Allocation: The gross amount of the residual payment would be allocated to the week ending April 23, the week of delivery to the claimant’s mailing/residence address.
On Thursday, April 7, claimant "B" visits the office of his talent agent to review some publicity pictures. "B" is advised for the first time that, in the prior week, the agent had received a check dated March 25 payable to "B" for residual payments from CBA Advertising. The check amount was $225, based on gross earnings of $250. The agent had cashed this check, and on April 7 gives "B" an agency check in the amount of $200, having deducted an agent’s commission.
Allocation: The residual payment of $250 would be allocated to the week ending April 9, the week in which the payment is personally given to the claimant since the claimant had no prior knowledge regarding the issuance of the check.
On Friday, May 6, a postcard is delivered to claimant "C’s" house. It states that a residual payment paid to the claimant in the gross amount of $40 has been processed by the union and can be picked up immediately. Since the net amount of the check is only $35, "C" defers picking up the check until Tuesday, May 10, when she has a job interview in the vicinity of the union’s office.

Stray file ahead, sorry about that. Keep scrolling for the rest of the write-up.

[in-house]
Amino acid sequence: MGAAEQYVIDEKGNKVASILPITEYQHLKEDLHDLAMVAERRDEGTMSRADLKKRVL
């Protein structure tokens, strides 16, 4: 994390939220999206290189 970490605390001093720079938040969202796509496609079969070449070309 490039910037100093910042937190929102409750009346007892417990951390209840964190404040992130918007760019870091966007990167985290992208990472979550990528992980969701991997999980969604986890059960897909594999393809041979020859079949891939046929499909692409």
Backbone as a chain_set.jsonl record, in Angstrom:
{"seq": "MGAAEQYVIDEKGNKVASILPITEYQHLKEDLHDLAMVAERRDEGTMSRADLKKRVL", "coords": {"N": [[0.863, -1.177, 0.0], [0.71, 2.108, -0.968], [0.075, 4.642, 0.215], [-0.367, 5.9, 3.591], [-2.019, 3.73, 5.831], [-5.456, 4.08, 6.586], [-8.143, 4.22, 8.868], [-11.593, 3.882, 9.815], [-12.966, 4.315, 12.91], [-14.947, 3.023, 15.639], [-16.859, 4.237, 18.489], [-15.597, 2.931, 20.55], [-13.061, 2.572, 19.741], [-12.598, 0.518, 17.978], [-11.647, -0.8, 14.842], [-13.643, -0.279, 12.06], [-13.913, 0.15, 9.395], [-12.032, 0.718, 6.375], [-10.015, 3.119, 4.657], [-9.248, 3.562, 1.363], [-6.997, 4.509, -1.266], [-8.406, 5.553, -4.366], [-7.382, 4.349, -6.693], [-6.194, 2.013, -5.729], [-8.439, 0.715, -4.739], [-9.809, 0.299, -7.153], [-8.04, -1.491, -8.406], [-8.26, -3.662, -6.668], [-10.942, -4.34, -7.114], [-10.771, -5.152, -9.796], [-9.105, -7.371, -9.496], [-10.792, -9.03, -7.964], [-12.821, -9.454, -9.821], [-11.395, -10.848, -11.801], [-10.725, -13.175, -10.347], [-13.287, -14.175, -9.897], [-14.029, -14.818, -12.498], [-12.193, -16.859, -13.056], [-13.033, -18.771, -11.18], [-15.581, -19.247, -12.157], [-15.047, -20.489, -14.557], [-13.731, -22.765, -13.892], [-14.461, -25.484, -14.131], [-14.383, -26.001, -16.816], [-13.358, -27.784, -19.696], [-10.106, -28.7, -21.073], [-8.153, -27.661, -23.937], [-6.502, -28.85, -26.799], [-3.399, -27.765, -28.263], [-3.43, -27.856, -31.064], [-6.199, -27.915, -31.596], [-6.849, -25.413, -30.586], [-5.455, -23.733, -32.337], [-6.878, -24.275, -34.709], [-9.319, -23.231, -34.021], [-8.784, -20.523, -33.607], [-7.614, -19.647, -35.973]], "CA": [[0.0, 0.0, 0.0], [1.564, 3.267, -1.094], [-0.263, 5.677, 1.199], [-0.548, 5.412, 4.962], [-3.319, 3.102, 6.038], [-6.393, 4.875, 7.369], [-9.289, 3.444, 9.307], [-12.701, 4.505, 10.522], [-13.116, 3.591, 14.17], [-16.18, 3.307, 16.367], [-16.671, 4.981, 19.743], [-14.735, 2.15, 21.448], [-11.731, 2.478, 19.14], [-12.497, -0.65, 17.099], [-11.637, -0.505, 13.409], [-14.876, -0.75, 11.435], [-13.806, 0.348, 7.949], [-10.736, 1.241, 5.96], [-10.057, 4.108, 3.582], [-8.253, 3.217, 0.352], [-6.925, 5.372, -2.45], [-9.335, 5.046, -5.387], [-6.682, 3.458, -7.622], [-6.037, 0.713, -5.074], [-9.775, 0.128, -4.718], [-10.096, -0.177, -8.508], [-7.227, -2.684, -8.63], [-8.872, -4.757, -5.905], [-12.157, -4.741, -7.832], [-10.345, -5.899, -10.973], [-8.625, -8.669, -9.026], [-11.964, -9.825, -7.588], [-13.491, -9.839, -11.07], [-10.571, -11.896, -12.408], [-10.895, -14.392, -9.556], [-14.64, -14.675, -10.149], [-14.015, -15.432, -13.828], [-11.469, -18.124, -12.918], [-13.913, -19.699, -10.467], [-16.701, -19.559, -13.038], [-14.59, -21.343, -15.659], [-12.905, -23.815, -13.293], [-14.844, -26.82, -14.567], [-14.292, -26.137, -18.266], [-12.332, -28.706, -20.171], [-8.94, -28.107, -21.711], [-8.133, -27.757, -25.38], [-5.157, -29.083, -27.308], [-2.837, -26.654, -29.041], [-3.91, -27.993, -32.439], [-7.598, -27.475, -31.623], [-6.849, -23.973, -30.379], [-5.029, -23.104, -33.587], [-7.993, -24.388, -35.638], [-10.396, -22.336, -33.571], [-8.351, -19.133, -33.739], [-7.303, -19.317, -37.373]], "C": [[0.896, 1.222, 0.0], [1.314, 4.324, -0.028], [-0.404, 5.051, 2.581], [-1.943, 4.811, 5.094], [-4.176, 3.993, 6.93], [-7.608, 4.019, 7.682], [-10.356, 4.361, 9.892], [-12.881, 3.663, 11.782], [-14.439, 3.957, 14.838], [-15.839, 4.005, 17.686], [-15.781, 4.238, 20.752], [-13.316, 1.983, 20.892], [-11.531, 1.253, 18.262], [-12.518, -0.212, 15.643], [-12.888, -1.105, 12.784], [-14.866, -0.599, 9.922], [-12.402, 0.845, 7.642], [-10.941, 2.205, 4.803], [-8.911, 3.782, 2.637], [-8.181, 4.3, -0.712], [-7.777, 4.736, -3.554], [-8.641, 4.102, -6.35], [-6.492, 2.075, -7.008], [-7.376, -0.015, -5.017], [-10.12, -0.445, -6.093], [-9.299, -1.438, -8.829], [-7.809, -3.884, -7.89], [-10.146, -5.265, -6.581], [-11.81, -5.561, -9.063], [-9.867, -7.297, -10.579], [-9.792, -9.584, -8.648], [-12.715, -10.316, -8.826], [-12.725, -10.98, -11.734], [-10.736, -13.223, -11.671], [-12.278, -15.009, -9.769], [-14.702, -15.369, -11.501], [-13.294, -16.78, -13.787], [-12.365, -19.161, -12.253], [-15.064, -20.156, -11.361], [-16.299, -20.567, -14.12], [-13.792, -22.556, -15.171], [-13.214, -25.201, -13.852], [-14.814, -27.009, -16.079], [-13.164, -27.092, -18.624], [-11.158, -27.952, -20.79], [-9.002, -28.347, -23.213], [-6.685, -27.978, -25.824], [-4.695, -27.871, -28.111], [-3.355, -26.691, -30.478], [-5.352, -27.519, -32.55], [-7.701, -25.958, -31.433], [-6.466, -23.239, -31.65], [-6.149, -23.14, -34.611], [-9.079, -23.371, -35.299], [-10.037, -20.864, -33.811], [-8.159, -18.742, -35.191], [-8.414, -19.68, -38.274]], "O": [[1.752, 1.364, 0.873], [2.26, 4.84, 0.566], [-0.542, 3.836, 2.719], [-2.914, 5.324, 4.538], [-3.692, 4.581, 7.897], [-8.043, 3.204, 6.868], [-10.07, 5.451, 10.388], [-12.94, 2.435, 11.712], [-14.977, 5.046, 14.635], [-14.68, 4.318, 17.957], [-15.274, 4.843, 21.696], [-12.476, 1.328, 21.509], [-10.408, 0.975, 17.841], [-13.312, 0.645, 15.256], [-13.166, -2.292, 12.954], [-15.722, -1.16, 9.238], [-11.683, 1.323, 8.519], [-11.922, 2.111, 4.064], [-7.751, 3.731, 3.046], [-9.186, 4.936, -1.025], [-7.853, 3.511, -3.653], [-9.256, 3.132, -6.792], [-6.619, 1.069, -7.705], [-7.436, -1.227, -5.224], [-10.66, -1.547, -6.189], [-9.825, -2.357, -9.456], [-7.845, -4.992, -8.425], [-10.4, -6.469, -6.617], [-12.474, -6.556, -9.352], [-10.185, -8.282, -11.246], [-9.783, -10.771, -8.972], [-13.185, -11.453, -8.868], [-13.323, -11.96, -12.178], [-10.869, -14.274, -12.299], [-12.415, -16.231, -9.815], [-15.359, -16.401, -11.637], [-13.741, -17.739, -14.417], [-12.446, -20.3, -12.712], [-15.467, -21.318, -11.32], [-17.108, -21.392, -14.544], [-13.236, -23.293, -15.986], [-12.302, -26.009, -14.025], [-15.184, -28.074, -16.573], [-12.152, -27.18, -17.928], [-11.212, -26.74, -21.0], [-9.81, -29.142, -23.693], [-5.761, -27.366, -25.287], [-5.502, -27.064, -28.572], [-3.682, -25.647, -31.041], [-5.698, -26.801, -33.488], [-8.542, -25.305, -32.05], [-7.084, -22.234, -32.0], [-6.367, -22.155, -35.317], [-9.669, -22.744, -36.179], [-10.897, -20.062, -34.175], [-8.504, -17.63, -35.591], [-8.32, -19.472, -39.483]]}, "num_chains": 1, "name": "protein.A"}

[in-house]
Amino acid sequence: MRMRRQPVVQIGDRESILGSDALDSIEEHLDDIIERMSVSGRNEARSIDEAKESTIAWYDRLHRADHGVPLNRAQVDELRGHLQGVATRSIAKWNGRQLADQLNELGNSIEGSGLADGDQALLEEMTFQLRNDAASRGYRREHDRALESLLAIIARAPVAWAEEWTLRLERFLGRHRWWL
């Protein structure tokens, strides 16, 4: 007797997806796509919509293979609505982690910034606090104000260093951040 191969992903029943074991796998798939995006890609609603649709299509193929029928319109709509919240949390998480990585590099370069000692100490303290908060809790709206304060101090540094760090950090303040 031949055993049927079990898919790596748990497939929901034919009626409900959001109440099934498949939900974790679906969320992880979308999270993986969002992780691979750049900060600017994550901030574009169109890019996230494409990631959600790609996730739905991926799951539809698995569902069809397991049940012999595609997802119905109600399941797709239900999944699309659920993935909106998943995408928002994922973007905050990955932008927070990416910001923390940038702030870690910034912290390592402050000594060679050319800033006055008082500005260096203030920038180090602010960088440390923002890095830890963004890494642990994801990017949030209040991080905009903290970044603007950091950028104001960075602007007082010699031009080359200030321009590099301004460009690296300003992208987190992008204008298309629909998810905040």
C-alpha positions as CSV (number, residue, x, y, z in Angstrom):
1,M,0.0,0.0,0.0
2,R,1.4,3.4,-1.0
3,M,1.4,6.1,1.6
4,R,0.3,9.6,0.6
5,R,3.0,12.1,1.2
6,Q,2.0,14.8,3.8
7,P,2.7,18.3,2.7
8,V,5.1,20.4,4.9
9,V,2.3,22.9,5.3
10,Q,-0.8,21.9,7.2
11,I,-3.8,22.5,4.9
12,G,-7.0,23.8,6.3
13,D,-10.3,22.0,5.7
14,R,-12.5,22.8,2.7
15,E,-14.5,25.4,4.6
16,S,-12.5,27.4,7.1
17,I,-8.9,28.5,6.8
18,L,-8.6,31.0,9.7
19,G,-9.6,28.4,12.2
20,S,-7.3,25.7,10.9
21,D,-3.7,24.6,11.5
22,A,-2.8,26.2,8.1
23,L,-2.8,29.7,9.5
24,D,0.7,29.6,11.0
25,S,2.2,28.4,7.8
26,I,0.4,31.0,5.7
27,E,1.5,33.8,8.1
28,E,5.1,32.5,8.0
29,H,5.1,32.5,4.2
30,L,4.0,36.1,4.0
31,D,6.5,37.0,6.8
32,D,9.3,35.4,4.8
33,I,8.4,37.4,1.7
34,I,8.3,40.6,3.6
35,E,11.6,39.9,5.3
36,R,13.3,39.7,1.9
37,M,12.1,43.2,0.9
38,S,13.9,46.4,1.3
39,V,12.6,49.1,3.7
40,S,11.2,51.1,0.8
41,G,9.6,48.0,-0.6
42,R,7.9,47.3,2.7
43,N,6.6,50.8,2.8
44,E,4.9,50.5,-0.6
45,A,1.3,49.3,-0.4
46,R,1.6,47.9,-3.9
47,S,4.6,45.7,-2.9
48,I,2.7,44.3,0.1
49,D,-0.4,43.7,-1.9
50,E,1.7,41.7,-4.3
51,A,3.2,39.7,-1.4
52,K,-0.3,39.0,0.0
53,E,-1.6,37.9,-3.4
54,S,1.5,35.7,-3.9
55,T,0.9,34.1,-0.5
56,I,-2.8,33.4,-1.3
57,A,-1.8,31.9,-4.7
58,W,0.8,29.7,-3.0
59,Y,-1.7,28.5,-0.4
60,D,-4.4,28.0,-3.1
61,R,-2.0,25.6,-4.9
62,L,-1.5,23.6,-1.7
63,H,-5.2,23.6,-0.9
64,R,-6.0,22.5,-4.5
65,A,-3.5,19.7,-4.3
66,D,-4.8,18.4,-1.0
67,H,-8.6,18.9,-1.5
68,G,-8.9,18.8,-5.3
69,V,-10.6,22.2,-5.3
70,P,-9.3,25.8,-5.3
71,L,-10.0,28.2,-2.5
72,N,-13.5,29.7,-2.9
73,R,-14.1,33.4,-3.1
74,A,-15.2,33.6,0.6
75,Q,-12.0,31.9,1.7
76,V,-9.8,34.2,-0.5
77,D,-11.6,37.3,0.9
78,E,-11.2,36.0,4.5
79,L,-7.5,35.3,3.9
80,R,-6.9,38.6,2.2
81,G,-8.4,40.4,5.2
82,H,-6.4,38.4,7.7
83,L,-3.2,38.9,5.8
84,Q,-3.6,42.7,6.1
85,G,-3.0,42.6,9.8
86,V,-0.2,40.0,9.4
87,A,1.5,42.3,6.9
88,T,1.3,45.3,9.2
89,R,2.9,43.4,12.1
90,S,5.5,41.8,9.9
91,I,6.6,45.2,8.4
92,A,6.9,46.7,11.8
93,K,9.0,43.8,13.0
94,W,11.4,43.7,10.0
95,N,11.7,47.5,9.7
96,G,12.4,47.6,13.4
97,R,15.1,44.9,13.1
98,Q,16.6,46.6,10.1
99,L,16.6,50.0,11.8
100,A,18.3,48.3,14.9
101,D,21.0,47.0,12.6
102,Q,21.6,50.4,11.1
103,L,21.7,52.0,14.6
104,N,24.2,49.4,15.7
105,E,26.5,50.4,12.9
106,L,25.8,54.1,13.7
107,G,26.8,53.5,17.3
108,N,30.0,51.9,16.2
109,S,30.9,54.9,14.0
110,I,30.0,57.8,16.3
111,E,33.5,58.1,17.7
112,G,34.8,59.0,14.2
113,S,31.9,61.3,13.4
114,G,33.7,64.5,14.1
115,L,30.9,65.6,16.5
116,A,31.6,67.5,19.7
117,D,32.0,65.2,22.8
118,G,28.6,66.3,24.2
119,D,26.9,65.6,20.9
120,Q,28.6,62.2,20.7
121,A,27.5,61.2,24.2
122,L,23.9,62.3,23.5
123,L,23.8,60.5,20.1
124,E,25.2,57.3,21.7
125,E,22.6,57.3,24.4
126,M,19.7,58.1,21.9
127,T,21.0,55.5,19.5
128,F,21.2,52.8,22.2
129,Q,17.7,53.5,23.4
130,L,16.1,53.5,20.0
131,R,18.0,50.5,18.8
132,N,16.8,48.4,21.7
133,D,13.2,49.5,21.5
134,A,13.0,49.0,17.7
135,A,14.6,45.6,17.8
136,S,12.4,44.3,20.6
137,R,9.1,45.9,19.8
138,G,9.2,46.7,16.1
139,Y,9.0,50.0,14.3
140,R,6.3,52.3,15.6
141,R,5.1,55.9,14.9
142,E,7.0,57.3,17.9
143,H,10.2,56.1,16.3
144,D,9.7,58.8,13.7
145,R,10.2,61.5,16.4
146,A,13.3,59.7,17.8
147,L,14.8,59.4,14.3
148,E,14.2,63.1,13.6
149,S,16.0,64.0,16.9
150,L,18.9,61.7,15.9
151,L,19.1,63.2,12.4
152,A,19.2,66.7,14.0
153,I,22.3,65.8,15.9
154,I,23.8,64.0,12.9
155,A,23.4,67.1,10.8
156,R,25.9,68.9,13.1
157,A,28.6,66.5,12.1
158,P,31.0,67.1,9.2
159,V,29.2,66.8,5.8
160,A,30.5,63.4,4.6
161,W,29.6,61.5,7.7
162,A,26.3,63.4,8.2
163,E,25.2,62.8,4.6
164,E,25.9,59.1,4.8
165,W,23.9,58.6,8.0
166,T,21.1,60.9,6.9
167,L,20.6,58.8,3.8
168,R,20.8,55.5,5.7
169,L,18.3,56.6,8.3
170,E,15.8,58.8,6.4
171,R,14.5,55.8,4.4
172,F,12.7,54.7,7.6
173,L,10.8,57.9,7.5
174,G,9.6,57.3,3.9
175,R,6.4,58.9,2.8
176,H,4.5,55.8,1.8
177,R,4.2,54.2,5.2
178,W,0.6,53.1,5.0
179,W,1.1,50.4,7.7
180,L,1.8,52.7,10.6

Allocation: The residual payment of $40 would be allocated to the week ending May 7 since the claimant was first notified in that week that a payment had been issued.
Claimant "D" is president and sole shareholder of a corporation, A Director, Inc. The sole business of the corporation is supplying the services of "D" as a film director. When working, depending on the contract that can be negotiated, "D" is either an employee of a film production company or an employee of A Director, Inc. In the latter instance, the corporation contracts out "D’s" services to film production companies (Note: A common industry for corporations which function similarly to A Director, Inc., is "loan-out company").